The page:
His lungs are clear cardiac exam is normal and he has a distended abdomen with

His lungs are clear cardiac exam is normal and he has

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jaundiced. His lungs are clear, cardiac exam is normal, and he has a distended abdomen with shifting dullness. He is alert to person only and his neurological exam is normal with the exception of the inability to perform finger to nose touching and heel to shin maneuvers. He has asterixis. Laboratory studies show:
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The most likely cause of his confusion is A. acute hyponatremia B. ascending cholangitis C. hepatic encephalopathy D. metabolic acidosis E. subdural hematoma Explanation: The correct answer is C. The most important concept to understand from this question is what complications affect cirrhotics. The evaluation of altered mental status in the emergency department is a complex topic, but one of the most useful and essential components of this evaluation is the history. When the history is given of a cirrhotic " not taking his medications," an understanding that encephalopathy is one of the most likely diagnosis should come immediately to your mind. Acute hyponatremia (choice A) is not equivalent to the serum Na of 129mEq/L. Acute signs of hyponatremia are seen when the serum sodium falls more than 12mEq/L in less than 24 hours. The signs of such an illness involve nausea, vomiting, confusion, and focal neurological findings related to brain edema. Ascending cholangitis (choice B) is not supported by your physical exam or by physical findings such as the classic Charcot triad ( fever, right upper quadrant pain, and jaundice).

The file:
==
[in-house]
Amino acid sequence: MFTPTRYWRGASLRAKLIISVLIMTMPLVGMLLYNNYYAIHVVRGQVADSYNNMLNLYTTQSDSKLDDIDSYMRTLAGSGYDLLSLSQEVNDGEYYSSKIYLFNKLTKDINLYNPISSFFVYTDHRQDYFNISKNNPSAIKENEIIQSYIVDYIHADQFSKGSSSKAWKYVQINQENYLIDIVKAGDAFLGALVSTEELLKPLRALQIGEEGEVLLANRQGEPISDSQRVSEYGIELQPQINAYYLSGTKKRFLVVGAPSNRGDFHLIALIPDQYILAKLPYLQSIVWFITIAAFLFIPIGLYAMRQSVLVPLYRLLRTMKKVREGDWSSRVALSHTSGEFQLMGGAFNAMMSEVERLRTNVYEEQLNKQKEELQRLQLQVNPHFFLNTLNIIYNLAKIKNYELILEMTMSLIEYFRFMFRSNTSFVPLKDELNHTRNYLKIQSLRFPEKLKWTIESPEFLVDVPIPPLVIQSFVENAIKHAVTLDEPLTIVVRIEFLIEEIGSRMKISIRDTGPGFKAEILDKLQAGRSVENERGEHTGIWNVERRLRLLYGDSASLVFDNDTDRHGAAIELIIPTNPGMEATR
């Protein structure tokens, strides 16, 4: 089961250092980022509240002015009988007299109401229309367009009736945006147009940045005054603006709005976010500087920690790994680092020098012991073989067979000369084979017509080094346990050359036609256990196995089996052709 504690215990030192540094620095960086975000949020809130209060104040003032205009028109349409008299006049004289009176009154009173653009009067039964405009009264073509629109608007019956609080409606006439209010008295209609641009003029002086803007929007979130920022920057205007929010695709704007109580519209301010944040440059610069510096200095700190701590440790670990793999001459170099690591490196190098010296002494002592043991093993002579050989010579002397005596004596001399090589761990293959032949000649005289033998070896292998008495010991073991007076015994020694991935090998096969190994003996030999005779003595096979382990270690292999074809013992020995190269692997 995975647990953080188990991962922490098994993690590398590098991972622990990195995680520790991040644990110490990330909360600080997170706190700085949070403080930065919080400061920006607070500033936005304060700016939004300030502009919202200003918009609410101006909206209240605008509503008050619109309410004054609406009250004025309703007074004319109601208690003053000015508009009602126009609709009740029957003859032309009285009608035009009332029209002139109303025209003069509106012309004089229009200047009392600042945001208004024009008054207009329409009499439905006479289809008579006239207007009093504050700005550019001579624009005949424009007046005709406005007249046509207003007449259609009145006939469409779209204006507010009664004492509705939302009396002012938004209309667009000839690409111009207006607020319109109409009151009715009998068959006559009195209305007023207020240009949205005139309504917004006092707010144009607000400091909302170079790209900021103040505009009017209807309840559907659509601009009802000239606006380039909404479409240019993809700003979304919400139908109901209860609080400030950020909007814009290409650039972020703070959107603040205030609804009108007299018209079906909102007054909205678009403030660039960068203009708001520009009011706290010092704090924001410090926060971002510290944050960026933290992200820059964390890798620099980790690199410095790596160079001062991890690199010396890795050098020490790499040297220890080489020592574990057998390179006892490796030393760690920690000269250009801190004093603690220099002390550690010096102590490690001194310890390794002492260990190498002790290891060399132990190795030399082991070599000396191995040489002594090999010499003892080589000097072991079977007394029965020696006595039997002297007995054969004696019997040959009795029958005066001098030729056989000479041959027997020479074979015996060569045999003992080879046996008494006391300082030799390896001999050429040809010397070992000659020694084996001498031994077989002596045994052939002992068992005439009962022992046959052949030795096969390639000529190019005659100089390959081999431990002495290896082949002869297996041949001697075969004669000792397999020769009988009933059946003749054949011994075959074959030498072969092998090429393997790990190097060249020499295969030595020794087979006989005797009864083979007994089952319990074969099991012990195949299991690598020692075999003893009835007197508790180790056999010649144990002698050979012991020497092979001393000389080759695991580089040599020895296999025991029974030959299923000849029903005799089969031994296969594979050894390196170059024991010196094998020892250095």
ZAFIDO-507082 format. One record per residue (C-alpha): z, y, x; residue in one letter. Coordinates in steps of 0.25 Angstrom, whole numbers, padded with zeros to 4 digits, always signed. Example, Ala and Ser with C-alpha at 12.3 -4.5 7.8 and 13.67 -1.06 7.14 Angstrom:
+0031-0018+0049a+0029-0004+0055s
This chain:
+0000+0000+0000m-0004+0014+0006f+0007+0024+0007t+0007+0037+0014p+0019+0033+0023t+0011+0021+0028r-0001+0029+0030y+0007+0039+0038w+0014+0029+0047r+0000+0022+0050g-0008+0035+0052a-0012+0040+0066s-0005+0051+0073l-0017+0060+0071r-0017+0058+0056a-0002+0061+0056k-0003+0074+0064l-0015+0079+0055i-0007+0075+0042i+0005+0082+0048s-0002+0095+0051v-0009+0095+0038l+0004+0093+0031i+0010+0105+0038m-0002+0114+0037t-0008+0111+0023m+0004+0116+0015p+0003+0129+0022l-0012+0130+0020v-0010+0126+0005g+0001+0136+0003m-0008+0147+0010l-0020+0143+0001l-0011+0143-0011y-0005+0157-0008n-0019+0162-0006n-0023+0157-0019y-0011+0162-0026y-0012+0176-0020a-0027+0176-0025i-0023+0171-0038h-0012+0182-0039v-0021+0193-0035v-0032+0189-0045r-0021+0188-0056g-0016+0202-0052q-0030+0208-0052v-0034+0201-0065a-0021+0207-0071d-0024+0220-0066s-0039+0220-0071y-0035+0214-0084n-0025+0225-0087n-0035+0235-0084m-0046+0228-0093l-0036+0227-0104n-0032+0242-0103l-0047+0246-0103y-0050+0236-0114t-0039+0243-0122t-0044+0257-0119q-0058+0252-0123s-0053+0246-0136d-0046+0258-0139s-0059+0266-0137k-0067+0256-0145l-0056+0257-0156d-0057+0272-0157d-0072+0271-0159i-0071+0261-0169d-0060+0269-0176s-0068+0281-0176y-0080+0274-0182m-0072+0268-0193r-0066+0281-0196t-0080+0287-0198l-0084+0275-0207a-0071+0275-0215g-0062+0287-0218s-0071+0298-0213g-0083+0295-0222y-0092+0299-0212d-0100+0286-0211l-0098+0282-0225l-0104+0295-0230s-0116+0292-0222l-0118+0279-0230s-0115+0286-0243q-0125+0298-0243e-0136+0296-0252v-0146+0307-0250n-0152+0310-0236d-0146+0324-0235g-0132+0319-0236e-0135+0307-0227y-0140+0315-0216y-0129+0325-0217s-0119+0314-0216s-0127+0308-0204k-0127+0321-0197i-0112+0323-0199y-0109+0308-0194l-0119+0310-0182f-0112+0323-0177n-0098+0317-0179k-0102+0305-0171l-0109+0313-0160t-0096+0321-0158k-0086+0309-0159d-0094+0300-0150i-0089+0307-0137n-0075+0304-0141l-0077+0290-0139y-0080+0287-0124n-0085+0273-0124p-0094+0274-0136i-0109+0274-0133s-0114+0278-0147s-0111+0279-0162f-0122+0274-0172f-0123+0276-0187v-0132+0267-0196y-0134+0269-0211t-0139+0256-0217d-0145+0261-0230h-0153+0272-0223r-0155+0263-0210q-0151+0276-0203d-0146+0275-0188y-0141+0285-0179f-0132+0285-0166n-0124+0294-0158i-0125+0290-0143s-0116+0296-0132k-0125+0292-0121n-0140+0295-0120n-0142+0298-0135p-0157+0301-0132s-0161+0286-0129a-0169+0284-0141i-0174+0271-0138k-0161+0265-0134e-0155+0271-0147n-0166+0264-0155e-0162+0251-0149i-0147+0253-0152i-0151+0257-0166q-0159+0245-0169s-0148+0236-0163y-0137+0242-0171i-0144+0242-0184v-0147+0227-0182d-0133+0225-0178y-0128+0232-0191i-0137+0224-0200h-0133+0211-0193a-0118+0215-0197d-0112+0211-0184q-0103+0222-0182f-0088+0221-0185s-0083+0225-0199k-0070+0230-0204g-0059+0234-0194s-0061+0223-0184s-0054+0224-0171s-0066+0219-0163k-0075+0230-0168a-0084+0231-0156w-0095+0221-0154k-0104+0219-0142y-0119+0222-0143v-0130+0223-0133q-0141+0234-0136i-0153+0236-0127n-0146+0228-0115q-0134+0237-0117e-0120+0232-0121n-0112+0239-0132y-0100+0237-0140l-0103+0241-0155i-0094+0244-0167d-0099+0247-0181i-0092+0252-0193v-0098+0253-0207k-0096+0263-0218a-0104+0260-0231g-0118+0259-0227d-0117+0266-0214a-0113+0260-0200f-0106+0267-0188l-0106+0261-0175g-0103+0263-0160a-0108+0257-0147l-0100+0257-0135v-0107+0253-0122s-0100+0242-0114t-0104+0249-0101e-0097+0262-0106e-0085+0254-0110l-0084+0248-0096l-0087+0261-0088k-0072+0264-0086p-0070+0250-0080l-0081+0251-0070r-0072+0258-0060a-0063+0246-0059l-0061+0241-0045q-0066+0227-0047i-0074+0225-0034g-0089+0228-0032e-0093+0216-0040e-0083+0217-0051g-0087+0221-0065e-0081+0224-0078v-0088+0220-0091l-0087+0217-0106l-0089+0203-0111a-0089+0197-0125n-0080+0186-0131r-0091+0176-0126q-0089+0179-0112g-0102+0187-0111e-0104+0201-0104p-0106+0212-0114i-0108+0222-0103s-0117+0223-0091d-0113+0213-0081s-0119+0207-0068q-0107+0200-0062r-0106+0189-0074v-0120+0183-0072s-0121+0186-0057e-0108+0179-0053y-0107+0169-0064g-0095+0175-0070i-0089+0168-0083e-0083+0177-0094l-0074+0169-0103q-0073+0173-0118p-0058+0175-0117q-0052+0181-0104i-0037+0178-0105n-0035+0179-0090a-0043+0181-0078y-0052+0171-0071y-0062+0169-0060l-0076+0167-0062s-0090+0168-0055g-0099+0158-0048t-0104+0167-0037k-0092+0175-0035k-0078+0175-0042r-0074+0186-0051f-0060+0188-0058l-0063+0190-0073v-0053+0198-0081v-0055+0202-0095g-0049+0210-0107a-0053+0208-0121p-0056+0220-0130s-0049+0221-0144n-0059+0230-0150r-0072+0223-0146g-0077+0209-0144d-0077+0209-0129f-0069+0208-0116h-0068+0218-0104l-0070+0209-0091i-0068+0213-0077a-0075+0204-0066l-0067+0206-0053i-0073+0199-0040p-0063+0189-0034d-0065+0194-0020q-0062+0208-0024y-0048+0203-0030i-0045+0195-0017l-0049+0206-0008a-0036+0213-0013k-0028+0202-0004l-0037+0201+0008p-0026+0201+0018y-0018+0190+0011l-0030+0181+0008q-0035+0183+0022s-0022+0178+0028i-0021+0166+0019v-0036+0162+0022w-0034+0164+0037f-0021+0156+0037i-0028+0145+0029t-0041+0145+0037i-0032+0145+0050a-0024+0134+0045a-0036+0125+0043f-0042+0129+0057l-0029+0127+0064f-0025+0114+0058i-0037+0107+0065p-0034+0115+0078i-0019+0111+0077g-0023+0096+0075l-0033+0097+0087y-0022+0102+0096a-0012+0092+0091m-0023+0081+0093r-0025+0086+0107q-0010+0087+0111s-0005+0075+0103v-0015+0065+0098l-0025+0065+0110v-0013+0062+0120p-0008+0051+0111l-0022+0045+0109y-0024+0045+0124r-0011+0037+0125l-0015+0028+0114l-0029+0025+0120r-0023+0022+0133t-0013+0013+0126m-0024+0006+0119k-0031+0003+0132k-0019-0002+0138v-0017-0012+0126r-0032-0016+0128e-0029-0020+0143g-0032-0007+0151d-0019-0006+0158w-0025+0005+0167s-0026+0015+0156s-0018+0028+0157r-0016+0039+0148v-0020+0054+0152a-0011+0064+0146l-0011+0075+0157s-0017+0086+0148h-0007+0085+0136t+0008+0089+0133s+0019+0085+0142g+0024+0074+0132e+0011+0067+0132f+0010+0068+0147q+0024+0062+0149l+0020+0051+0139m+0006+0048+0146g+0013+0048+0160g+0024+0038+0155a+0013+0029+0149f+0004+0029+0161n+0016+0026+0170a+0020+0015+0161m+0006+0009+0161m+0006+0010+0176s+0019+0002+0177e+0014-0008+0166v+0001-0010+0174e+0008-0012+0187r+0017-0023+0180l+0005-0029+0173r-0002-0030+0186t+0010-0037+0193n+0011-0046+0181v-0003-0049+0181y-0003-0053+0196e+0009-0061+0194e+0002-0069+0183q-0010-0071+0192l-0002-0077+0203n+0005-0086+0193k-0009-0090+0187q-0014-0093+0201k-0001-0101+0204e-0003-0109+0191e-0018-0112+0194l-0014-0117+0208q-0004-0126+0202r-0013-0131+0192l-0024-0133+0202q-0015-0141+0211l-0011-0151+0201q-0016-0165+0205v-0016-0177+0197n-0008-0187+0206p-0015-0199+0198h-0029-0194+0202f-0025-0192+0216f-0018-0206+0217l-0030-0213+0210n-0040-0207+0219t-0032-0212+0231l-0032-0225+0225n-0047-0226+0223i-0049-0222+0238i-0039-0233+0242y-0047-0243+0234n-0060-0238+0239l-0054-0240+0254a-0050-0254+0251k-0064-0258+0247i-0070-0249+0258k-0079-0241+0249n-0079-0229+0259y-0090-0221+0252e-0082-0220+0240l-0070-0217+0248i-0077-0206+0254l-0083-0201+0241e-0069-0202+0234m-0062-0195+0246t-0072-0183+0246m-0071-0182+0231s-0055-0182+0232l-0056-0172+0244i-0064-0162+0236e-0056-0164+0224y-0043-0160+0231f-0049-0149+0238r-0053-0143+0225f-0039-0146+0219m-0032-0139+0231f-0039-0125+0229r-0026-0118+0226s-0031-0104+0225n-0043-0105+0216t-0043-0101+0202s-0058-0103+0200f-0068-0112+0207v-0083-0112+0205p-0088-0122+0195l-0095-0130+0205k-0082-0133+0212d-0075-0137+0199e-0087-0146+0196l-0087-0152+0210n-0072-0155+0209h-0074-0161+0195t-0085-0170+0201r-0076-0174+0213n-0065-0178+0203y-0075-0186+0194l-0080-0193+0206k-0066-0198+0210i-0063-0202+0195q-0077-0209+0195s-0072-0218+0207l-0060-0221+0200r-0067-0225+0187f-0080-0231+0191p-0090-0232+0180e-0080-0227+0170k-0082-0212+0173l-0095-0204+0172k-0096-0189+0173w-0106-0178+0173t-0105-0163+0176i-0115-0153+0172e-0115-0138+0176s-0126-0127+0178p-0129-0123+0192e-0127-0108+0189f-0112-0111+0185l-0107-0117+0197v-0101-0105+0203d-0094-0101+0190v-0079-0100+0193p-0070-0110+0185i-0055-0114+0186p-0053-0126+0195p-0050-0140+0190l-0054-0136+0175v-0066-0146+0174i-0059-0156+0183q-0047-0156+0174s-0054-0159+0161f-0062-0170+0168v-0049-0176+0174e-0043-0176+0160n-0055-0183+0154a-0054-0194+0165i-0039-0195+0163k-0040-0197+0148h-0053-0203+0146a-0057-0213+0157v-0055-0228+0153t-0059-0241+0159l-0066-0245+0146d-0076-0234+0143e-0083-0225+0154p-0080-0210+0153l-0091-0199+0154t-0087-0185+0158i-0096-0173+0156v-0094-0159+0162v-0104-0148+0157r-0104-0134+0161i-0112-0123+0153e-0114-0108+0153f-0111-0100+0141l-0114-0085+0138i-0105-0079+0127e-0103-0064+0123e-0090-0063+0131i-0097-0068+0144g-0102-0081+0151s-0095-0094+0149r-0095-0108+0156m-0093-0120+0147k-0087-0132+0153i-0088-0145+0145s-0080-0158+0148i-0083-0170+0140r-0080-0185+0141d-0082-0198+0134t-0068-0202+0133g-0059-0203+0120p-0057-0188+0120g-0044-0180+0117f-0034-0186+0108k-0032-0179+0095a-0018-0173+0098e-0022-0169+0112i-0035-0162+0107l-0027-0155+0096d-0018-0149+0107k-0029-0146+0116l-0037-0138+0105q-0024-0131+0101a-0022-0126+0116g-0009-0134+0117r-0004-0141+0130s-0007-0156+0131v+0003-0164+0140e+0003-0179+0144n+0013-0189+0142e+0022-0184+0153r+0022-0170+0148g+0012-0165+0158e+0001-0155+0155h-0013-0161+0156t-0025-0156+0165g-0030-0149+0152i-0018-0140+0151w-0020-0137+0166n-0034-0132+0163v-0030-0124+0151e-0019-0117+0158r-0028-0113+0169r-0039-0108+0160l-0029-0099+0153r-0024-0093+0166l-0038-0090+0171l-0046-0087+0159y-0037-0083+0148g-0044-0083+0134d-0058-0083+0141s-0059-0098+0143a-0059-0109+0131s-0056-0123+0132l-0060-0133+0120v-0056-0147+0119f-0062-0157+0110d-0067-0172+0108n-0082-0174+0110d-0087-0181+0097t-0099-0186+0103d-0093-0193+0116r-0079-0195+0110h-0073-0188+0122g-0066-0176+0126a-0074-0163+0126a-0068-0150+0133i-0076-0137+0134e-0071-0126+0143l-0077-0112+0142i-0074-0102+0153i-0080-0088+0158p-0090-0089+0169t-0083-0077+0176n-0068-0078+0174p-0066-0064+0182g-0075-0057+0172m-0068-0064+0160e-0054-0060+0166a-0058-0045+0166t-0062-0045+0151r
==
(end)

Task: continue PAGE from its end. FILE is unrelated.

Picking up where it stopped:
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Metabolic acidosis (choice D) is not supported by the data. The patient does have a low bicarbonate level, but his pH is not known. It is likely acidemic but this is not equivalent to inferring that the patient is suffering confusion as a result of the acidemia. Subdural hematoma (choice E) is not the most likely diagnosis in this noncompliant, cirrhotic patient. The most common cause of SDH is tearing of the bridging veins suffered during a trauma. It is certainly possible, however, since hepatic encephalopathy occurs in more than half of all cirrhotics with severe impairment of liver function, and since the friend tells you that he has not been taking his medications, this patient's confusion is most likely due to hepatic encephalopathy. A 73-year-old man with emphysema comes to the clinic with complaints of food getting stuck when he swallows, which has been getting progressively worse over the last 8 months. He denies problems swallowing liquids and thinks he has lost about 5 pounds. He used alcohol heavily for many years but quit drinking 10 years ago. He still smokes 1 pack of cigarettes per day and has done so since age 20. He uses albuterol, steroid inhalers and theophylline. His blood pressure is 123/73 mm Hg, pulse is 87/min, and respirations are 20/min. Physical examination reveals bilateral scattered wheezes in the lungs. A chest x-ray shows hyperexpansion and no nodules. The most appropriate next step in management is to ---- A. order a barium esophagram B. order an esophageal manometry C. order an esophageal pH probe D. treat with omeprazole and follow up in 3 months E. treat with ranitidine and follow up in 3 months
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